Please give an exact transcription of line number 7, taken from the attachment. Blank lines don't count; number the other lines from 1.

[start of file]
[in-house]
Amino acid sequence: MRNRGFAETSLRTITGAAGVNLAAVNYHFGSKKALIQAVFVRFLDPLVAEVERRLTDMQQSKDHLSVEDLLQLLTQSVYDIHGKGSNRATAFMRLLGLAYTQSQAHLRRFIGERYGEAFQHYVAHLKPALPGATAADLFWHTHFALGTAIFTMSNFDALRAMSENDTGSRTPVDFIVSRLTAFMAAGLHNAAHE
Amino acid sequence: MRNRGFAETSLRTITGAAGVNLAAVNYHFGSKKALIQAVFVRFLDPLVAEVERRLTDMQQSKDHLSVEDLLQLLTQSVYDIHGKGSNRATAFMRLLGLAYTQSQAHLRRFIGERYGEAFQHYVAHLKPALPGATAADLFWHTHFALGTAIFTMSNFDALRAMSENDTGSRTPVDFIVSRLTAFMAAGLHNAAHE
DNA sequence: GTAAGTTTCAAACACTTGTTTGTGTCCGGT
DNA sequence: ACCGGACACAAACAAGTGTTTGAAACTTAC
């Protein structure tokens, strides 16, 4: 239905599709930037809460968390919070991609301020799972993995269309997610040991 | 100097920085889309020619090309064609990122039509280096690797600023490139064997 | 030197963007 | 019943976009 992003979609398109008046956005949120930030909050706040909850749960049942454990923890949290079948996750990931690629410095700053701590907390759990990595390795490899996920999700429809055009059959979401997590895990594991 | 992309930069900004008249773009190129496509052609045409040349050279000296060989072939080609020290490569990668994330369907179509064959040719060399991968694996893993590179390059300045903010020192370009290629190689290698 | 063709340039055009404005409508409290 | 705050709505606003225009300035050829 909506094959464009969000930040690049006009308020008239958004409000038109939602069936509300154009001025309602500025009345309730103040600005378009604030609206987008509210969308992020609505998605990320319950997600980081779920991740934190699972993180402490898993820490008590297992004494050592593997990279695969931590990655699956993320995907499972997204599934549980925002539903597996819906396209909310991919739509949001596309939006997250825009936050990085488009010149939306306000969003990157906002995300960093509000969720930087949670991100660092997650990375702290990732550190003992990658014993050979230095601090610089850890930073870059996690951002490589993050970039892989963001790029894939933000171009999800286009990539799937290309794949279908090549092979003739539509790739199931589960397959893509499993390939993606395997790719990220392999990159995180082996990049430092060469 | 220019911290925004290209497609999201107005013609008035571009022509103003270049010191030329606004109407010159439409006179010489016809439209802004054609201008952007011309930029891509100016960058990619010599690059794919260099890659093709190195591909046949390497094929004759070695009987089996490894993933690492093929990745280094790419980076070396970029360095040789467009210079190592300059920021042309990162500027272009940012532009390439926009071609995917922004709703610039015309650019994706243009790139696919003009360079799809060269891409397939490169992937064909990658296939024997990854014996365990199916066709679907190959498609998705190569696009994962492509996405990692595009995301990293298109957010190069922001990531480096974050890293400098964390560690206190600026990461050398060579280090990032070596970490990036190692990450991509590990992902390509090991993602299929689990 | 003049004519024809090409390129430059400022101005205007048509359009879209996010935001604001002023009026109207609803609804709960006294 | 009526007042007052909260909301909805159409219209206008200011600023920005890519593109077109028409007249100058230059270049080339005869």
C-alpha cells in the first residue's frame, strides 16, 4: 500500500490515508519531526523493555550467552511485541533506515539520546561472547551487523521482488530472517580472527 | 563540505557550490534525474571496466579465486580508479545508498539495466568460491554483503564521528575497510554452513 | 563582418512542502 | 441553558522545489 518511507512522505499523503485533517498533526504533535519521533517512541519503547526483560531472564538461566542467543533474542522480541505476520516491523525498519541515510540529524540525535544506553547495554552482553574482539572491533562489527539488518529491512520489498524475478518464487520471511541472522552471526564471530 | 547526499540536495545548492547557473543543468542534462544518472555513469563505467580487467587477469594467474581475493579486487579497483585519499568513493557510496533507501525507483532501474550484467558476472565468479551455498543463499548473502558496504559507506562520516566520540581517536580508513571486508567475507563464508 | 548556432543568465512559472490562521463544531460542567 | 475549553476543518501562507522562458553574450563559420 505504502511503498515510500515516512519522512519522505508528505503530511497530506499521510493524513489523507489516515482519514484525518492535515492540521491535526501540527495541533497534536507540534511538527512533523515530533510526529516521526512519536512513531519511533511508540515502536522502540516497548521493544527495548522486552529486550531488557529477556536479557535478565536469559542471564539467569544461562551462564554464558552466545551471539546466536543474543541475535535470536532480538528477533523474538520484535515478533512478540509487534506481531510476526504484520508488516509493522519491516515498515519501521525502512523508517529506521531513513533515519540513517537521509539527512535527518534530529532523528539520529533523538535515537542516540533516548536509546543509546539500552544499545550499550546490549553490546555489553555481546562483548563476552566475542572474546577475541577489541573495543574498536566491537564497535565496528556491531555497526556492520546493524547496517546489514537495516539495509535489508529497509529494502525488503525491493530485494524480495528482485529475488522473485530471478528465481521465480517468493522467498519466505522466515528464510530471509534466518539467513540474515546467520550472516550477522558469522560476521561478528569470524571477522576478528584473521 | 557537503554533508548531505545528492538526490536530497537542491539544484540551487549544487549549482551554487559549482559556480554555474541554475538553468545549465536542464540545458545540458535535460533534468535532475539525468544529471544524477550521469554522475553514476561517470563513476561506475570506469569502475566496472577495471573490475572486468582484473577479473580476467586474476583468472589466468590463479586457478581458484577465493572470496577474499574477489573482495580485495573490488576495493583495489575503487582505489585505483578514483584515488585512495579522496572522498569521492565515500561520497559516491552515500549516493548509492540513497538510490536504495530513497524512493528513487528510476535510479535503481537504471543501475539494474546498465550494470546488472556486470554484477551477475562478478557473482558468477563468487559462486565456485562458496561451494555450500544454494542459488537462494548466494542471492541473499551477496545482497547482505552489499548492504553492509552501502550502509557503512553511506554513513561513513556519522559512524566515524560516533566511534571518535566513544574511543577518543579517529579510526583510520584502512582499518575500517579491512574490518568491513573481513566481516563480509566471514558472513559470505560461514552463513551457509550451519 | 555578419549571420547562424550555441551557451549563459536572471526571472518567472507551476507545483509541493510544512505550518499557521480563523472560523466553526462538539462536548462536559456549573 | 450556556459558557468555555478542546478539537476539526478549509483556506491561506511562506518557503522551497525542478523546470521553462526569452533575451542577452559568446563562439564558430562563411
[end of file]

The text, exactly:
C-alpha cells in the first residue's frame, strides 16, 4: 500500500490515508519531526523493555550467552511485541533506515539520546561472547551487523521482488530472517580472527 | 563540505557550490534525474571496466579465486580508479545508498539495466568460491554483503564521528575497510554452513 | 563582418512542502 | 441553558522545489 518511507512522505499523503485533517498533526504533535519521533517512541519503547526483560531472564538461566542467543533474542522480541505476520516491523525498519541515510540529524540525535544506553547495554552482553574482539572491533562489527539488518529491512520489498524475478518464487520471511541472522552471526564471530 | 547526499540536495545548492547557473543543468542534462544518472555513469563505467580487467587477469594467474581475493579486487579497483585519499568513493557510496533507501525507483532501474550484467558476472565468479551455498543463499548473502558496504559507506562520516566520540581517536580508513571486508567475507563464508 | 548556432543568465512559472490562521463544531460542567 | 475549553476543518501562507522562458553574450563559420 505504502511503498515510500515516512519522512519522505508528505503530511497530506499521510493524513489523507489516515482519514484525518492535515492540521491535526501540527495541533497534536507540534511538527512533523515530533510526529516521526512519536512513531519511533511508540515502536522502540516497548521493544527495548522486552529486550531488557529477556536479557535478565536469559542471564539467569544461562551462564554464558552466545551471539546466536543474543541475535535470536532480538528477533523474538520484535515478533512478540509487534506481531510476526504484520508488516509493522519491516515498515519501521525502512523508517529506521531513513533515519540513517537521509539527512535527518534530529532523528539520529533523538535515537542516540533516548536509546543509546539500552544499545550499550546490549553490546555489553555481546562483548563476552566475542572474546577475541577489541573495543574498536566491537564497535565496528556491531555497526556492520546493524547496517546489514537495516539495509535489508529497509529494502525488503525491493530485494524480495528482485529475488522473485530471478528465481521465480517468493522467498519466505522466515528464510530471509534466518539467513540474515546467520550472516550477522558469522560476521561478528569470524571477522576478528584473521 | 557537503554533508548531505545528492538526490536530497537542491539544484540551487549544487549549482551554487559549482559556480554555474541554475538553468545549465536542464540545458545540458535535460533534468535532475539525468544529471544524477550521469554522475553514476561517470563513476561506475570506469569502475566496472577495471573490475572486468582484473577479473580476467586474476583468472589466468590463479586457478581458484577465493572470496577474499574477489573482495580485495573490488576495493583495489575503487582505489585505483578514483584515488585512495579522496572522498569521492565515500561520497559516491552515500549516493548509492540513497538510490536504495530513497524512493528513487528510476535510479535503481537504471543501475539494474546498465550494470546488472556486470554484477551477475562478478557473482558468477563468487559462486565456485562458496561451494555450500544454494542459488537462494548466494542471492541473499551477496545482497547482505552489499548492504553492509552501502550502509557503512553511506554513513561513513556519522559512524566515524560516533566511534571518535566513544574511543577518543579517529579510526583510520584502512582499518575500517579491512574490518568491513573481513566481516563480509566471514558472513559470505560461514552463513551457509550451519 | 555578419549571420547562424550555441551557451549563459536572471526571472518567472507551476507545483509541493510544512505550518499557521480563523472560523466553526462538539462536548462536559456549573 | 450556556459558557468555555478542546478539537476539526478549509483556506491561506511562506518557503522551497525542478523546470521553462526569452533575451542577452559568446563562439564558430562563411